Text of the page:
Why buy these books? Several reasons. They’re well written suspenseful mysteries with complex whodunit plots. They’re well researched and therefore educational. At $2.99 each, they’re quite affordable. And, even though each book can be read as a stand-alone entry, I use some of the same characters throughout the series. It’s a lot easier to take a character I know, put her or him into a specific situation, and ask myself how would they react to the situation than it is to start this process from scratch with a new character in each new story. The recurring characters grow within the series, so you can keep up with old friends in the new books. To me, that’s the best reason to write in a series format.

Q3: How many books have you written and what are they called?

JL A3: Currently a total of seven published on Amazon Kindle, with a high likelihood that #8 will also be available by the time this interview appears and with #9 well along as a Work In Progress.

1. The Ambivalent Corpse. The dismembered body of a young woman is discovered in Montevideo, Uruguay. Who did the brutal murder, and why?

2. The Surreal Killer. What motivates a serial killer? The answer to this question is the “whydunit” that leads Roger Bowman and Suzanne Foster to “whodunit”, the solution to a series of brutal murders in Peru, Chile, and Bolivia. This tightly written mystery story will keep you guessing all the way to the thrilling conclusion.

3. The Body in the Parking Structure. A hard-boiled mystery novella that features characters from the author’s popular South American mystery novel series working on a murder case at home in Los Angeles.

4. The Matador Murders. A mystery novel set in exotic Montevideo, Uruguay and Santiago, Chile, is a fast paced romp with lots of action and a good whodunit storyline.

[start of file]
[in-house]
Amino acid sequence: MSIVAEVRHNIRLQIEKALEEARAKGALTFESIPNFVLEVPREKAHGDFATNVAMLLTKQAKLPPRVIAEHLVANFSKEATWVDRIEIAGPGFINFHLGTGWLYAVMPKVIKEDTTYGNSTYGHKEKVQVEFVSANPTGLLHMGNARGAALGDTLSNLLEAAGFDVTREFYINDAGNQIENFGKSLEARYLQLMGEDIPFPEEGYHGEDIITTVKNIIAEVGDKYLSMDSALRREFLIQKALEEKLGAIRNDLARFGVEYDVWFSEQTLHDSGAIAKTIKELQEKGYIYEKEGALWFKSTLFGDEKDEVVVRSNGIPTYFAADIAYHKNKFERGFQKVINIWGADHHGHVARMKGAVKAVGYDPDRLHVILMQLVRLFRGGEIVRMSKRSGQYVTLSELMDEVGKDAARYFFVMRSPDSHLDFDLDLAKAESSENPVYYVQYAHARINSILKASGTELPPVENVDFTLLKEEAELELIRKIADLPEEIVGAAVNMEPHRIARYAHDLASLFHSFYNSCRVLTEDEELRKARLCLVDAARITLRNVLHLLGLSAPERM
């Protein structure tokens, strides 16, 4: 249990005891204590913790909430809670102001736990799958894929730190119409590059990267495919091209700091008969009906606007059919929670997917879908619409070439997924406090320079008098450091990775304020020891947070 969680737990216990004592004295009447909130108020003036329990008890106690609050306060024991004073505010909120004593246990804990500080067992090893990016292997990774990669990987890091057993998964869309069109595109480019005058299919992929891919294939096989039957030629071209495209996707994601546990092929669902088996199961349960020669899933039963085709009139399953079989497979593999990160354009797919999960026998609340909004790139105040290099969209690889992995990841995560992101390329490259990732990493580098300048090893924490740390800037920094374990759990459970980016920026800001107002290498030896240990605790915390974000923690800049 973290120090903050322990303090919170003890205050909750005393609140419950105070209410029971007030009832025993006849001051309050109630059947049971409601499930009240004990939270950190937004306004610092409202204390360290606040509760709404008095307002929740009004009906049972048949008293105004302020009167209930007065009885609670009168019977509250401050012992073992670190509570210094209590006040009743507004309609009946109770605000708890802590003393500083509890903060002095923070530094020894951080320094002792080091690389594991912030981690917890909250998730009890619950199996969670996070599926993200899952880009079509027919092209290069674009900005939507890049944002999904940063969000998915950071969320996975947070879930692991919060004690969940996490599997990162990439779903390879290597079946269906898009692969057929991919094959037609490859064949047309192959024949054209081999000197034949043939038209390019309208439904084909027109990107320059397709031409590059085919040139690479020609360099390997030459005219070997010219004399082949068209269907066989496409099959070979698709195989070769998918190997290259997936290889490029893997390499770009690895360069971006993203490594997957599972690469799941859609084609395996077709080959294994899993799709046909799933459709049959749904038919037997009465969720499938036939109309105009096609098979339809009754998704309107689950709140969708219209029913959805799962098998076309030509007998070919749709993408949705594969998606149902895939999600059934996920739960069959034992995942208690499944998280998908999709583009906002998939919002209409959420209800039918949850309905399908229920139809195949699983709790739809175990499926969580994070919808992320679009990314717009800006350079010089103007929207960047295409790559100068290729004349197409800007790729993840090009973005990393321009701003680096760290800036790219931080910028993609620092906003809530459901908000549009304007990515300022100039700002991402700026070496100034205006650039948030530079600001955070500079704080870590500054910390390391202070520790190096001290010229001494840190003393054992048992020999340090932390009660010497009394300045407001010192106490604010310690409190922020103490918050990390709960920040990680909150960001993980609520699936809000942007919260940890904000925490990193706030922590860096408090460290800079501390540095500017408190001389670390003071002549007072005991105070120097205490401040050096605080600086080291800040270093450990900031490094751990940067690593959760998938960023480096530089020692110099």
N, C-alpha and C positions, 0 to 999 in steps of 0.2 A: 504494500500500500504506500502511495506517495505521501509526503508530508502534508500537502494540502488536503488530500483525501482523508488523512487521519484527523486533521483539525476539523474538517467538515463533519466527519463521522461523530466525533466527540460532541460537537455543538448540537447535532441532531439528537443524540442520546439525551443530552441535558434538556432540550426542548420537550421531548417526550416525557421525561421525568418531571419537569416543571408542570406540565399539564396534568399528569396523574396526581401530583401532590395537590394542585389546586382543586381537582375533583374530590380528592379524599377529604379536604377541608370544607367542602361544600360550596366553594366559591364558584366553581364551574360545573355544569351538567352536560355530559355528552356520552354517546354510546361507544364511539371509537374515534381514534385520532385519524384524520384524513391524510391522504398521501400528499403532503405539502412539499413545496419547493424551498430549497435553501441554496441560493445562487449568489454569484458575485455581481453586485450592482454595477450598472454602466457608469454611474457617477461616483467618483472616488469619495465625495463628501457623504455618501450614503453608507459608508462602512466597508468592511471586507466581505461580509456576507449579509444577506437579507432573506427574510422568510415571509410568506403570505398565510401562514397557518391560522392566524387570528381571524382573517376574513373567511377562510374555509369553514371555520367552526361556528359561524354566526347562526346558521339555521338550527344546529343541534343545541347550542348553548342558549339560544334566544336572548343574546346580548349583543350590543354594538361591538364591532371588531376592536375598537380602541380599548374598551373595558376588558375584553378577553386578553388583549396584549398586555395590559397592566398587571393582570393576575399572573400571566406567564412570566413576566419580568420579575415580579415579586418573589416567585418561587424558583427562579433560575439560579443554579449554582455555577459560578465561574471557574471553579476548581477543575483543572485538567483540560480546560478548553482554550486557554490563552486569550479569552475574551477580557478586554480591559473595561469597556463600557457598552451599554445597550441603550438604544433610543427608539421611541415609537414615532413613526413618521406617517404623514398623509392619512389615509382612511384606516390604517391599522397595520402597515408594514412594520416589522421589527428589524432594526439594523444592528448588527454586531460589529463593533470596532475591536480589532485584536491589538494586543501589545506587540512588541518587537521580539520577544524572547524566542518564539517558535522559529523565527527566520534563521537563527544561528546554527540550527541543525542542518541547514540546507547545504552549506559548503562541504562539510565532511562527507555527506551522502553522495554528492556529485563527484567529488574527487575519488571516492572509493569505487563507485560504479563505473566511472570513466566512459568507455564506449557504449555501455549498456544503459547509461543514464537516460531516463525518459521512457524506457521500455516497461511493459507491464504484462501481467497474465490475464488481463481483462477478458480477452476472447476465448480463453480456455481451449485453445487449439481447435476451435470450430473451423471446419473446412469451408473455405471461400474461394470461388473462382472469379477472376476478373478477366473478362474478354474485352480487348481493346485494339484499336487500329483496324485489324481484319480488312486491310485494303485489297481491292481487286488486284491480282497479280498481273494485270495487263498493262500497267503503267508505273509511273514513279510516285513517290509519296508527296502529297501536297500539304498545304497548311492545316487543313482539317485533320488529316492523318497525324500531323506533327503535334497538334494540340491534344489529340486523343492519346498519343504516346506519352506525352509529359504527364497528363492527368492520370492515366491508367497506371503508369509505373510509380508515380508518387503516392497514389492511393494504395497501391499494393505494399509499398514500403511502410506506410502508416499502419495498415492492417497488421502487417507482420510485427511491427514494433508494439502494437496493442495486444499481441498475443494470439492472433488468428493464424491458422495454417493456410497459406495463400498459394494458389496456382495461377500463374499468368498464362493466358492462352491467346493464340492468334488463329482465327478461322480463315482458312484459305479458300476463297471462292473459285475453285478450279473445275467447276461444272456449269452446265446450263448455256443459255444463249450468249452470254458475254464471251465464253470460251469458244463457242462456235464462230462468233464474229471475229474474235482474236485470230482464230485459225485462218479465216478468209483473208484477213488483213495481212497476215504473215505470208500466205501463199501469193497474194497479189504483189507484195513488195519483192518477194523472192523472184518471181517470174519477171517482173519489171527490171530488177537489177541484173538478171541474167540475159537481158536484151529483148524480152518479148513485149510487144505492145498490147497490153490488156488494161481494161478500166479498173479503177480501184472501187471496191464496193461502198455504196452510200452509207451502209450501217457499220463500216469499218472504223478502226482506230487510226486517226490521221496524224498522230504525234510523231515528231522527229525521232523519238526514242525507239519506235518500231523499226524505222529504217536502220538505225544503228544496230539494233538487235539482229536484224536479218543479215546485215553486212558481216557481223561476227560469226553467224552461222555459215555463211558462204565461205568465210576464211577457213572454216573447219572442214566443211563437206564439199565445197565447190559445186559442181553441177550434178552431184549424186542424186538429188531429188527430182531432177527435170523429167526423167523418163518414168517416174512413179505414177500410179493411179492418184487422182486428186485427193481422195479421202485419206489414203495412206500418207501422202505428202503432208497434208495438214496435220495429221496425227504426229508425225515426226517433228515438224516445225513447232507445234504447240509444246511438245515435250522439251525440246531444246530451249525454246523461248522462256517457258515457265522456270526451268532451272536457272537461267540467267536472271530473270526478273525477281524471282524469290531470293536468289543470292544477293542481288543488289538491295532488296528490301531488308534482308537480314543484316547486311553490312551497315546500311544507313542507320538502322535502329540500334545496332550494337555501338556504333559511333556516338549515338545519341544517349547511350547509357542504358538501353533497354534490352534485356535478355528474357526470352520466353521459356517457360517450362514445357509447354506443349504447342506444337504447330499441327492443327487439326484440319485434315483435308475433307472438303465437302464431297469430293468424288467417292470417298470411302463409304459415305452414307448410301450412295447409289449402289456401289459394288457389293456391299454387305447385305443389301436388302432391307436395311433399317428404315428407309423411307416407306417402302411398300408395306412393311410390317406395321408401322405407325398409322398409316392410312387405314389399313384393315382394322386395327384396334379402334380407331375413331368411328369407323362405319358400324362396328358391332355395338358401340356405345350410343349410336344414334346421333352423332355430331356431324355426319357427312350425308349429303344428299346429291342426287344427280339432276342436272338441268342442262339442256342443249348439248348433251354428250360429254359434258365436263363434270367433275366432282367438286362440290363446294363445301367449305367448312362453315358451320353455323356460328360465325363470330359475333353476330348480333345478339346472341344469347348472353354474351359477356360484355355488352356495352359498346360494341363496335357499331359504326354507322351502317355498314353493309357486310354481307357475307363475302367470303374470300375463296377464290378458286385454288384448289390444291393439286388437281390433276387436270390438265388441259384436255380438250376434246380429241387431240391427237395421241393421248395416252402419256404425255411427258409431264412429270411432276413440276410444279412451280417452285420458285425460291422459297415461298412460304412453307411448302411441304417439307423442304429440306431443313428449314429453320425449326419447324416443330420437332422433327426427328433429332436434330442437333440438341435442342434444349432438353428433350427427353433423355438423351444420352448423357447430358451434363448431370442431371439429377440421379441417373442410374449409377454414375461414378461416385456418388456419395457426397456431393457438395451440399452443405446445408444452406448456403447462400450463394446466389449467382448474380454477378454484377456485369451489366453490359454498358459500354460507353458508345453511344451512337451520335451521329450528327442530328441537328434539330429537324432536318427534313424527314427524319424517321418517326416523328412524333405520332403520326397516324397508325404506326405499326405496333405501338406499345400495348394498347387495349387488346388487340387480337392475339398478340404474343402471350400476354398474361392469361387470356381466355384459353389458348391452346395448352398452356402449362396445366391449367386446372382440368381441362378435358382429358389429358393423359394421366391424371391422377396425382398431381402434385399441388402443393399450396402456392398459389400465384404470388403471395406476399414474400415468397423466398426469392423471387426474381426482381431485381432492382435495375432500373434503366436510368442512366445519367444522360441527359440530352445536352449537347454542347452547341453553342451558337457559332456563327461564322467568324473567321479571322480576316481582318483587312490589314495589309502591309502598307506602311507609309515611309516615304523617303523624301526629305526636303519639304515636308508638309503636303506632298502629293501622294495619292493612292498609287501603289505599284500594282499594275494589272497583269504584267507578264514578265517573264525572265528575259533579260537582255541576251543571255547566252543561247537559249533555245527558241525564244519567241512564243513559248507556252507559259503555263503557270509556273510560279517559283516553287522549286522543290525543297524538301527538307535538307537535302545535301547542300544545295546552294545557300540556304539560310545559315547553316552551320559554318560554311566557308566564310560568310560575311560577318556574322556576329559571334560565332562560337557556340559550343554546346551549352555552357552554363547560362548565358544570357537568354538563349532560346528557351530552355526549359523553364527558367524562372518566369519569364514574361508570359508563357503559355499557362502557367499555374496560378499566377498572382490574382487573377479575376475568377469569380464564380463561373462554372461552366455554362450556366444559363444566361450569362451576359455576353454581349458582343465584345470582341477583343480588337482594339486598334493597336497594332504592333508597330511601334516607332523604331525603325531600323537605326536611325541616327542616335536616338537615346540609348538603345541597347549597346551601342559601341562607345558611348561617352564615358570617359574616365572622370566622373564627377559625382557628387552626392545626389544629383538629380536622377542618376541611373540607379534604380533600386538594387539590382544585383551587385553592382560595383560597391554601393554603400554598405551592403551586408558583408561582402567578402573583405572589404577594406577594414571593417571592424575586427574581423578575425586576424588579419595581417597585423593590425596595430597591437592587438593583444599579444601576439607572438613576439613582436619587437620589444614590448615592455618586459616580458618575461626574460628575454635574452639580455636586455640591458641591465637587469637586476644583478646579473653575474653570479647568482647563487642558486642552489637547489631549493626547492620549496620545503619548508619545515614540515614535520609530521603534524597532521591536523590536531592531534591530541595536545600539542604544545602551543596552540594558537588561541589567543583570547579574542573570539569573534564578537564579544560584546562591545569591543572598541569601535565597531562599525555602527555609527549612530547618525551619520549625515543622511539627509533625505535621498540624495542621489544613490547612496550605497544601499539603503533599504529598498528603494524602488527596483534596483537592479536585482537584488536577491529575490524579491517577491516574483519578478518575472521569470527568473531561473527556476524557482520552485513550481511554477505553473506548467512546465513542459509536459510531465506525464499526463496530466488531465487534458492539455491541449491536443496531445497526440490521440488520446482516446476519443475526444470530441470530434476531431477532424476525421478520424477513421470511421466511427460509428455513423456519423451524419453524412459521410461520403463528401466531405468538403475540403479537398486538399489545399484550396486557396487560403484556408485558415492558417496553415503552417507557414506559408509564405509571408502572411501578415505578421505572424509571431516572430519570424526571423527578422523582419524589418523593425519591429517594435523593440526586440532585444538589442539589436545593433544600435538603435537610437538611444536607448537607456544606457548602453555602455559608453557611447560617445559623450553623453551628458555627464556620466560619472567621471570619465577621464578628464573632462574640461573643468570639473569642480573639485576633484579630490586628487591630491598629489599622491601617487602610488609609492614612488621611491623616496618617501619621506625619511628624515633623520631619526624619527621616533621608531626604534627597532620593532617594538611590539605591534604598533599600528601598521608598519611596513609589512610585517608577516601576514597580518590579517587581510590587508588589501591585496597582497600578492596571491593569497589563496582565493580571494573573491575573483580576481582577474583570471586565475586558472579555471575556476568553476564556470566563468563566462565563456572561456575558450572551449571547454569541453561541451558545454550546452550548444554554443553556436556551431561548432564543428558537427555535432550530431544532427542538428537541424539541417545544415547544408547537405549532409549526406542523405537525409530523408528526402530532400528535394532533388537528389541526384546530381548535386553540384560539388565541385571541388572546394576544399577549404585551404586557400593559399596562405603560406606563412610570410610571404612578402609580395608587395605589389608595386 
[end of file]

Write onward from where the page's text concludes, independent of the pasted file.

5. The Body in the Bed is a suspenseful whodunit novella, which brings Roger and Suzanne back to Montevideo, Uruguay where another bloody killing needs to be solved.

6. Five Quickies For Roger And Suzanne. This is an anthology of three short stories The Haunted Gymnasium, The Dog With No Name, and Someone Did It To The Butler, plus two longer novellas, The Body in the Parking Structure and a newly edited, shortened version of The Empanada Affair. Together, the collection of five stories is the length of a traditional novel. All five of the stories feature characters from the novels. The Haunted Gymnasium (Fortaleza, Brazil) and The Empanada Affair (Salta, Argentina) are set in South America, while the other three stories take place in Southern California.

7. The Deadly Dog Show. Roger and Bruce are hired to go undercover impersonating the owner and handler of a Champion German Shorthaired Pointer named Juliet. There’s murder and miscellaneous other crimes occurring at California dog shows, and who better to solve them? The reviewers are enthusiastic about this book, which should appeal to mystery readers, dog lovers, and anyone else looking for a fast paced, entertaining novel.

8. The Origin of Murder brings Roger and Suzanne back to South America. The couple are on a luxury cruise through the Galapagos Islands when Suzanne finds a woman’s body with a couple of bullet holes in it floating in the Pacific Ocean. There’s a ship full of suspects, including a shady DEA agent and two nubile sisters from San Francisco, and more dead bodies to come. Join our detectives on a visit to the Galapagos Islands as Charles Darwin might have seen them on his historical voyage on HMS Beagle, and visit the ancient capital of Ecuador, Quito, high in South America’s Andes Mountains.